Ouatges in Siri and RIM might discourage companies from moving towards cloud computing

Grazed from MobileBloom.  Author: Editorial Staff.

The outages recently experienced by Apple’s Siri and RIM’s BlackBerry messaging services are now discouraging other companies in the industry from making the shift to cloud based computing, according to reports from several reliable sources, which suggests that there is still a lot of scope for improvement in online cloud based services. In the report released by the research firm called Saugtuck, BlackBerry and Siri are among the most prominent reasons why cloud computing is still not very acceptable for application in businesses and operations management...

The firm stated in its report that it is very likely that the mobile world will face some more and probably more significant outages in cloud services caused by server failures, which will result in the cloud migration of business application on the enterprise level and management level being disrupted.

The research from Saugtuck comes following the blackout in RIM’s messaging services which was well publicized, affecting millions of BlackBerry users all over the world in October. Users who were frustrated were seen blaming the company on most popular social media sites as many businesses across Europe, Middle East, Africa and Asia struggled to cope with the blockage of their messages.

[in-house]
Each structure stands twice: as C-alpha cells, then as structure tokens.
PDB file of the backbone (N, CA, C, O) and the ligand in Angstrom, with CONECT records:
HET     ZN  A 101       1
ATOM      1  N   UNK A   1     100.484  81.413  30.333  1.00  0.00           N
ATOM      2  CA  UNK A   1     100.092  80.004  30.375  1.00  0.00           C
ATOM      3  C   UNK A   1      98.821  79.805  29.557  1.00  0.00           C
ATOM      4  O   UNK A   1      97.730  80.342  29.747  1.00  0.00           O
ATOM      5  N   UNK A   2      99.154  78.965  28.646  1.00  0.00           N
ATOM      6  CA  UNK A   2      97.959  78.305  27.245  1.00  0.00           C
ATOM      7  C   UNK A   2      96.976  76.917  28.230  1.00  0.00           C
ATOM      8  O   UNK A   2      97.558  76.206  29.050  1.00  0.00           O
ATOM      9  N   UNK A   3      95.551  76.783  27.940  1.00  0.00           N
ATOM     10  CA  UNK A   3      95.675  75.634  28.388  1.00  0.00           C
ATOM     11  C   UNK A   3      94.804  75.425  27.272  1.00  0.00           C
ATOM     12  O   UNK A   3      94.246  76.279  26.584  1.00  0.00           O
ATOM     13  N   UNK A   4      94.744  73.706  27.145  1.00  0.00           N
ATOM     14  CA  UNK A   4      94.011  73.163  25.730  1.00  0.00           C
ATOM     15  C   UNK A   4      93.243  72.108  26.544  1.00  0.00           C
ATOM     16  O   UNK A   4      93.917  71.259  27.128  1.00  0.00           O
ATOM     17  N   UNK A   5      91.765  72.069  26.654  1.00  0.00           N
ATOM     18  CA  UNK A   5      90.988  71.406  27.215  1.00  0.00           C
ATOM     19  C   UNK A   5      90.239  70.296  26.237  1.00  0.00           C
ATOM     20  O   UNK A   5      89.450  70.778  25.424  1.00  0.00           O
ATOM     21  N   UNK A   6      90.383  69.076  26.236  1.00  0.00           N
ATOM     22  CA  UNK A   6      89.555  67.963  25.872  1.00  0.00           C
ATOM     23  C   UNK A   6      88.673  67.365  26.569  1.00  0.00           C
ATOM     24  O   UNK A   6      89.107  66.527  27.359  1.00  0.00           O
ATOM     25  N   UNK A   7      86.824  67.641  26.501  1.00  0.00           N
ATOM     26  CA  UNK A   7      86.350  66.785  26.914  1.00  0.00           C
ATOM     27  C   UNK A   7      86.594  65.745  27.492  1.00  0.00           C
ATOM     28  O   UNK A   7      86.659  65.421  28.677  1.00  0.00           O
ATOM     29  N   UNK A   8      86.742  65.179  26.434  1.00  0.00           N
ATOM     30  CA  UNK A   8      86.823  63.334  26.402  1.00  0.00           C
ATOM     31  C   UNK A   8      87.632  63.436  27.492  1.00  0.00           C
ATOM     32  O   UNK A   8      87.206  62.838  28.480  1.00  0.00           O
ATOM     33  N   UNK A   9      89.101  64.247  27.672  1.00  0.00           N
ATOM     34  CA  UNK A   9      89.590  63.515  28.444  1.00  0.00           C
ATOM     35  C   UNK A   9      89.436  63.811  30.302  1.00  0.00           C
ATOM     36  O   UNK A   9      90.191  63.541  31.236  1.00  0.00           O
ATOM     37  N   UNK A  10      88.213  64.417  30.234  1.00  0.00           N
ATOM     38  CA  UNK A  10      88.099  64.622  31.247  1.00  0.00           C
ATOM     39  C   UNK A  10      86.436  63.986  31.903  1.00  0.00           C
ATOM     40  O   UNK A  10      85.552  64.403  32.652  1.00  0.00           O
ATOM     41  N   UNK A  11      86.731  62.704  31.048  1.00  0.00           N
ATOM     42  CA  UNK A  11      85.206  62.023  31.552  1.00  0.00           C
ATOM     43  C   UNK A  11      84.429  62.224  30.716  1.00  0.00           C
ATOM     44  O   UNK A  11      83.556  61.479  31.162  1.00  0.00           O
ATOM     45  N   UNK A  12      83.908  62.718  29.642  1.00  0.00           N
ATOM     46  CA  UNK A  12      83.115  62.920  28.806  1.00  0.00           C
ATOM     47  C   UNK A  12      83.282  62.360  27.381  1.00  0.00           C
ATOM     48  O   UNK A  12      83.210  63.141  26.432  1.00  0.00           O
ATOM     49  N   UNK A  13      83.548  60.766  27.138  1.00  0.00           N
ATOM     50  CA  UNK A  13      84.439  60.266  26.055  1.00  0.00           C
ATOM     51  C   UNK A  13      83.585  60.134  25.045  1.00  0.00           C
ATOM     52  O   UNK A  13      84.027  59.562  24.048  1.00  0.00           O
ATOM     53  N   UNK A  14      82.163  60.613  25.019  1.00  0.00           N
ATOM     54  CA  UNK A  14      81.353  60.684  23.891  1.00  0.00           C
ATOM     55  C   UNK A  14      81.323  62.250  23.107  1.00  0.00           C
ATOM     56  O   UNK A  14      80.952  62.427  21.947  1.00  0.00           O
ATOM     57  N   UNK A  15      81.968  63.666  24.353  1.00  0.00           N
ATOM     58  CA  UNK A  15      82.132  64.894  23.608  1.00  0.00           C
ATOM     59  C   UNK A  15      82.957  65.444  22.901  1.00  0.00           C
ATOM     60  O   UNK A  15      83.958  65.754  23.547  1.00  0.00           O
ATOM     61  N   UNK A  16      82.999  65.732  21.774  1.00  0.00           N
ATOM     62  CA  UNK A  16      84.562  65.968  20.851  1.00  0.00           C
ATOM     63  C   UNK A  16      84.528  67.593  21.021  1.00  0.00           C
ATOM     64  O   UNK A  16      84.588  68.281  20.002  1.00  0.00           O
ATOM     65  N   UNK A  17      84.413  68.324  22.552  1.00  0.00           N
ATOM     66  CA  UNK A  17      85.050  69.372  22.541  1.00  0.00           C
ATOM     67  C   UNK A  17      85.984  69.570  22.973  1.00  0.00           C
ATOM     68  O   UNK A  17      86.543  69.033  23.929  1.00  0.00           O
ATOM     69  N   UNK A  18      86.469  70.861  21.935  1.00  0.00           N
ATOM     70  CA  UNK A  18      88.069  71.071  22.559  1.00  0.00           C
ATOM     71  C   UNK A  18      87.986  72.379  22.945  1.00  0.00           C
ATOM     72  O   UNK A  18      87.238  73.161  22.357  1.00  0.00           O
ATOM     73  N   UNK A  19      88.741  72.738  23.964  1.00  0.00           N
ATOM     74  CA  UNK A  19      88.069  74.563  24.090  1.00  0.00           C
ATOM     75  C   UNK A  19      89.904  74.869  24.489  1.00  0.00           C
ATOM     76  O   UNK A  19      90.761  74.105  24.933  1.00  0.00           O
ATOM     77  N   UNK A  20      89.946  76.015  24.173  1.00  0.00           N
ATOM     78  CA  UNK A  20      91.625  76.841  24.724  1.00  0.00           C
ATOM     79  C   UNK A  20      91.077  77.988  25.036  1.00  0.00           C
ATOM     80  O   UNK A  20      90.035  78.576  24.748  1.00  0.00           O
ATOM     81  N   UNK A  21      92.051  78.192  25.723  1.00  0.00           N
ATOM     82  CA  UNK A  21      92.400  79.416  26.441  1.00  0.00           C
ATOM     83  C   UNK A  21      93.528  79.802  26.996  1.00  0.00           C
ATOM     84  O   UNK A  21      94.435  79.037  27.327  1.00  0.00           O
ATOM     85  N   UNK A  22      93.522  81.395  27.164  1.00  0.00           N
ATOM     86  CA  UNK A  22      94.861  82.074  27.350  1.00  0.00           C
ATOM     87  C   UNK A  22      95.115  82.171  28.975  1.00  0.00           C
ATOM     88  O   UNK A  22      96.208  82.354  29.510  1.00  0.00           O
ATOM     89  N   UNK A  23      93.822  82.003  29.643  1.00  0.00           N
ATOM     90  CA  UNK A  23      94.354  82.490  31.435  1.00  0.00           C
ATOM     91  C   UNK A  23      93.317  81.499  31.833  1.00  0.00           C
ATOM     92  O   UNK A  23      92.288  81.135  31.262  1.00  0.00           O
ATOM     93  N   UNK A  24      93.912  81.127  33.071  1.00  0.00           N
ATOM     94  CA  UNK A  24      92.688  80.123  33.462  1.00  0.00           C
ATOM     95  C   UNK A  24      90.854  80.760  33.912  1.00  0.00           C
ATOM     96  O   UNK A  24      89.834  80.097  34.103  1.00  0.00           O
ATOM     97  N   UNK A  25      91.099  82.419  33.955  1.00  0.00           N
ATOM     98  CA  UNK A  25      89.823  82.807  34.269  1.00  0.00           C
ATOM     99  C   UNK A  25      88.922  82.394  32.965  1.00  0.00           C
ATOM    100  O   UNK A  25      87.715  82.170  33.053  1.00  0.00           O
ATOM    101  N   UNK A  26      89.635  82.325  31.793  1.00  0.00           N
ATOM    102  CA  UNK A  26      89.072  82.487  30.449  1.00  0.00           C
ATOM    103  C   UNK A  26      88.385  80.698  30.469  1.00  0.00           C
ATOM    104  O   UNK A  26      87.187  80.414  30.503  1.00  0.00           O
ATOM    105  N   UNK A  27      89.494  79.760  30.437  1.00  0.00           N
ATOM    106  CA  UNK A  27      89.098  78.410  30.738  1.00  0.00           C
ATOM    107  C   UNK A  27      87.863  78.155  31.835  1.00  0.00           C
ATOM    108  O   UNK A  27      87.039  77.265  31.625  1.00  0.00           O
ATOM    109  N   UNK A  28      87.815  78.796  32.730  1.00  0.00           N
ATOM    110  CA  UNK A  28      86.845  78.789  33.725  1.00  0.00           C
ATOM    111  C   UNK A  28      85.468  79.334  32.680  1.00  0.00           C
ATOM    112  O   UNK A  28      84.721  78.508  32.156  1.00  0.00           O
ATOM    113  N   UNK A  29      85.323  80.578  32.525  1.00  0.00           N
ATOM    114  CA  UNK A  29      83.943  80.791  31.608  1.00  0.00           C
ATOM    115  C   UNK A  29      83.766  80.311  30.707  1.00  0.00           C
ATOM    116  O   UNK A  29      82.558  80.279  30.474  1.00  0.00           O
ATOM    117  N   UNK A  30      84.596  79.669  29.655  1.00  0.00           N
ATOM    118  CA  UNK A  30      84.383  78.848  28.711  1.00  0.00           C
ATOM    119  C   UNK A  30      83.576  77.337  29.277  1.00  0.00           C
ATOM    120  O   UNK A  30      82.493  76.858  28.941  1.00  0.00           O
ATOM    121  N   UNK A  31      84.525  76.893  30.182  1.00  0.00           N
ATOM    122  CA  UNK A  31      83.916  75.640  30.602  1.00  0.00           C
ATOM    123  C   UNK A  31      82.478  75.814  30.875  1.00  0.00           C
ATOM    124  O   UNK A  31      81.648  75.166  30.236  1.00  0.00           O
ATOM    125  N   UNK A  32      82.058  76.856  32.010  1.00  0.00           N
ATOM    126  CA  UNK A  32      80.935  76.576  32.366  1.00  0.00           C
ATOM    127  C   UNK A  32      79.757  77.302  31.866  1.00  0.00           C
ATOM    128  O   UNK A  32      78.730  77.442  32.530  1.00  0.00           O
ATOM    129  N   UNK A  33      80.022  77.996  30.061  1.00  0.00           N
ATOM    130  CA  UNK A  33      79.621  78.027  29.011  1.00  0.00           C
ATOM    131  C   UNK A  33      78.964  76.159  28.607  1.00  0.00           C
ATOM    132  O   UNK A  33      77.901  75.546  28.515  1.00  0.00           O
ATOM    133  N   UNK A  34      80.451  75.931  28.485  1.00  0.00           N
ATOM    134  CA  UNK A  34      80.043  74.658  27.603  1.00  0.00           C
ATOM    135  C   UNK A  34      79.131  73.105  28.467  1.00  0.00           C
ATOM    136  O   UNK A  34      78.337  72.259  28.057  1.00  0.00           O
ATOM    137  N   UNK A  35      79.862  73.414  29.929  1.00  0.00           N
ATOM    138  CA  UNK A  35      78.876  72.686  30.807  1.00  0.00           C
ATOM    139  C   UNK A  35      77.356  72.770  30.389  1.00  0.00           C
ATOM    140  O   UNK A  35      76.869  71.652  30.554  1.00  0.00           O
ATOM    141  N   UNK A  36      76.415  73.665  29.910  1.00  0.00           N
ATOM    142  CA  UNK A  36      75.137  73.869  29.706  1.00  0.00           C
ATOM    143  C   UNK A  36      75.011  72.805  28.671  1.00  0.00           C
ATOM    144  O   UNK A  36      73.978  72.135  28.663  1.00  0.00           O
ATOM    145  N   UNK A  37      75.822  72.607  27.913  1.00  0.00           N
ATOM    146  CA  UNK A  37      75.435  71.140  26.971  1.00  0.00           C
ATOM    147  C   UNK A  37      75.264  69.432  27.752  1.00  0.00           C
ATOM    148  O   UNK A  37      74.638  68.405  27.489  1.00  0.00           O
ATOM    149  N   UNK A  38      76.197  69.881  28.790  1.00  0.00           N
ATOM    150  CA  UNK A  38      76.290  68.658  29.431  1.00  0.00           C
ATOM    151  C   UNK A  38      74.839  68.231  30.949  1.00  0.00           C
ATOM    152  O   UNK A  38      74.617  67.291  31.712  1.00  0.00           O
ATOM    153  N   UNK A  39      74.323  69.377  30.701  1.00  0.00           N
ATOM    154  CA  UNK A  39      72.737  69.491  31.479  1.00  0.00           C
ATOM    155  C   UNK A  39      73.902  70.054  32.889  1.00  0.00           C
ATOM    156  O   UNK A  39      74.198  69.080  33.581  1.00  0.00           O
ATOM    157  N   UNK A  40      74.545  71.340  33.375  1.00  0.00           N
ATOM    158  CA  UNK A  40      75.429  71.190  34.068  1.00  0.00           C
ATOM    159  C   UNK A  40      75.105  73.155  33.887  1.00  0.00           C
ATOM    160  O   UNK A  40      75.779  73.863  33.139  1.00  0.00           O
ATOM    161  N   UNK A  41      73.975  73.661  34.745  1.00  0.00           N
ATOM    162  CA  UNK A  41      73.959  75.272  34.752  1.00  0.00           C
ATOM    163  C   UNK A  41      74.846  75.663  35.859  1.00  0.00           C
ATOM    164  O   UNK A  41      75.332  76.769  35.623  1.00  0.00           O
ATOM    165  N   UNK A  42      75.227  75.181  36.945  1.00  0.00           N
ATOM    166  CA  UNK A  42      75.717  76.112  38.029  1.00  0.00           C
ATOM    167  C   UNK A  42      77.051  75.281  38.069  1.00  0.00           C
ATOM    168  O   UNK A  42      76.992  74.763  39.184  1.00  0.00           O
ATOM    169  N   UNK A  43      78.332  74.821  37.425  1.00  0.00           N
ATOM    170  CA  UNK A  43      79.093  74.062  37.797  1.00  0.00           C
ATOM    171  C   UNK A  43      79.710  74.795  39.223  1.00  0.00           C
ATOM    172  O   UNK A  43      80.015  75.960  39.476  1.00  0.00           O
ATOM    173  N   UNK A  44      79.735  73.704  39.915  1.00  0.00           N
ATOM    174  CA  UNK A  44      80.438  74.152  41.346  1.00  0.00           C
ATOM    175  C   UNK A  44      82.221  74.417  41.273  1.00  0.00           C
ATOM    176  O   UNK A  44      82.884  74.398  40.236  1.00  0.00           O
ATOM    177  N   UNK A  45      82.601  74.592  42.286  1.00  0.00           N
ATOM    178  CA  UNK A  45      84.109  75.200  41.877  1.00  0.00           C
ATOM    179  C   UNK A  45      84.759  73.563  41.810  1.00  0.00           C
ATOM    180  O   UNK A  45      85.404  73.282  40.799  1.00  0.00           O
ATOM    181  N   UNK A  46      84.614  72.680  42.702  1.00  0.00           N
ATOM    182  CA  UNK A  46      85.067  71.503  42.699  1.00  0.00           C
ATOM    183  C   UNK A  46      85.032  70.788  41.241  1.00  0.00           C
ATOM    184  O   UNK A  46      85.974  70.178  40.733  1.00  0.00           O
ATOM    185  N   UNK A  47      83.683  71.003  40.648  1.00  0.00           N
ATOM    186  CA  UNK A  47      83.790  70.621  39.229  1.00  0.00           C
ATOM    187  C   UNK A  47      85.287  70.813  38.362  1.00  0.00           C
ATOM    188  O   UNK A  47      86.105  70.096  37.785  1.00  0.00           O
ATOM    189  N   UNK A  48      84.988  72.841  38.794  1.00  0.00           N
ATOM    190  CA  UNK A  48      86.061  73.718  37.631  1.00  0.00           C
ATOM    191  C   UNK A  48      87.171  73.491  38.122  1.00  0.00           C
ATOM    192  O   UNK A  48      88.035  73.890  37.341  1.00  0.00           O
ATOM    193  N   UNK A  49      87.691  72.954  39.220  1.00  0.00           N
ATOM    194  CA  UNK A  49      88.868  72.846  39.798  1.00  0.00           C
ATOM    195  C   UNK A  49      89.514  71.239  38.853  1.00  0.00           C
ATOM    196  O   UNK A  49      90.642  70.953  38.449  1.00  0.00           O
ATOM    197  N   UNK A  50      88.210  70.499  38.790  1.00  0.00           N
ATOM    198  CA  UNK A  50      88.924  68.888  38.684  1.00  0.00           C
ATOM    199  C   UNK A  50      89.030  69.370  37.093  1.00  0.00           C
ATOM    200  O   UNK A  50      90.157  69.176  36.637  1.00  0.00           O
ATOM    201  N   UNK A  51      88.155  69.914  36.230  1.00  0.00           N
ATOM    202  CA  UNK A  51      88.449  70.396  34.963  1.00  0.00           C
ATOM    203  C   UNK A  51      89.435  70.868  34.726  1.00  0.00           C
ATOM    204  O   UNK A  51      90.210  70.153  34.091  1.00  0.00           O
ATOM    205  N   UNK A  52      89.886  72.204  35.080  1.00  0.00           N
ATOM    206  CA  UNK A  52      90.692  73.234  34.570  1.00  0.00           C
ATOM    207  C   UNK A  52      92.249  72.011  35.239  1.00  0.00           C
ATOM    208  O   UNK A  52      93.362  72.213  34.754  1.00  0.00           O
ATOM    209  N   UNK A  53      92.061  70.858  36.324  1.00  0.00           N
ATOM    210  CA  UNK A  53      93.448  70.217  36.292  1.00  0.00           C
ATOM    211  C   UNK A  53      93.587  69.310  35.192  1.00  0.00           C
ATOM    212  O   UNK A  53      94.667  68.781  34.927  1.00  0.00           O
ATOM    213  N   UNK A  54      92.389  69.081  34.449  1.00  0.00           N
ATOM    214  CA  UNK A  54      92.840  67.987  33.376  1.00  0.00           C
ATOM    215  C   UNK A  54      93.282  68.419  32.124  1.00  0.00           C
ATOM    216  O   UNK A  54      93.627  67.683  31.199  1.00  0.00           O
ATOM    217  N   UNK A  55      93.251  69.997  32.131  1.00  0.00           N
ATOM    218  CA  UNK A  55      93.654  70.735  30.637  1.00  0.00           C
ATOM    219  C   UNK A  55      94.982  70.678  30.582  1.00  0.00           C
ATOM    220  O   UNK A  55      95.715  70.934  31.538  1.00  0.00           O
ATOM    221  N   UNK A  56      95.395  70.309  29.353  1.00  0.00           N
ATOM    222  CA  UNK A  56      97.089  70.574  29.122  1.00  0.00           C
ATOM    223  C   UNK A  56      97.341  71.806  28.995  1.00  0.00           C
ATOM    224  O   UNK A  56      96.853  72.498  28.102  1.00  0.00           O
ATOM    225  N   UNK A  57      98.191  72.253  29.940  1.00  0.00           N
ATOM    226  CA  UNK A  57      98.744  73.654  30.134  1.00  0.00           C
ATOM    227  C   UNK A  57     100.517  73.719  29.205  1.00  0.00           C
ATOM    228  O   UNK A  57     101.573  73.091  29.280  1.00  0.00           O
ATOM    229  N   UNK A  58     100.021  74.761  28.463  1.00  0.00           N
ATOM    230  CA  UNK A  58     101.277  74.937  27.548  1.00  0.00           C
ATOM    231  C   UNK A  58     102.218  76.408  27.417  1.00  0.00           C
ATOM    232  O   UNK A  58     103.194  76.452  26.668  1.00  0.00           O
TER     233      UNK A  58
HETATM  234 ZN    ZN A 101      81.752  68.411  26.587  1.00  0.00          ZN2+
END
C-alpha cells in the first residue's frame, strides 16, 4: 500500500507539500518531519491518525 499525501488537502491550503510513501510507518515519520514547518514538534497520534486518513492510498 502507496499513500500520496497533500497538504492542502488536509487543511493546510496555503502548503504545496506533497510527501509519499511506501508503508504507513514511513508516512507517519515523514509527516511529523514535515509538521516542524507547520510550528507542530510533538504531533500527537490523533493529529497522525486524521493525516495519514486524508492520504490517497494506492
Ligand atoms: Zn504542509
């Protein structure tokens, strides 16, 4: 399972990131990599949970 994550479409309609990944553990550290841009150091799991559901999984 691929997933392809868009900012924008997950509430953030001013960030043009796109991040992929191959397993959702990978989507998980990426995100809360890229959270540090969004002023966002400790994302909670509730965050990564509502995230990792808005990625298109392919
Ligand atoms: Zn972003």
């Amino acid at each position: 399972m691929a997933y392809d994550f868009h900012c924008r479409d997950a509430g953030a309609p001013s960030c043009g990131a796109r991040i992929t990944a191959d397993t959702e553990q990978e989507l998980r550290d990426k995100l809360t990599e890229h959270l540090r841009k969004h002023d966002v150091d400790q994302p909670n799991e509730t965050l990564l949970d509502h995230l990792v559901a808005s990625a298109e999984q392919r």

The cloud based voice recognition assistance service called Siri which was inaugurated by Apple in the latest iPhone 4S, was the victim of another similar outage after the phone released on the 4th of October. The company based in Cupertino, California also experienced difficulties while launching its cloud based storage and sharing services called the iCloud a week later, as many customers reported difficulties in syncing their iOS 5 based devices with the service after upgrading to the new OS and many of them were also locked from accessing their account.

It was suggested by Saugatuck that RIM and Apple might need the expansion of their data centers for effectively handling such outages in case the glitches come up again. Many individual smartphone users now have to routinely cope with troubles from cloud computing; however, it might cause much more damage to businesses who are considering storing their sensitive information on these cloud servers. Concerns have also been expressed by the Pentagon stating that the systems based on cloud might be more vulnerable to being hacked, as they can be accessed from all over the world.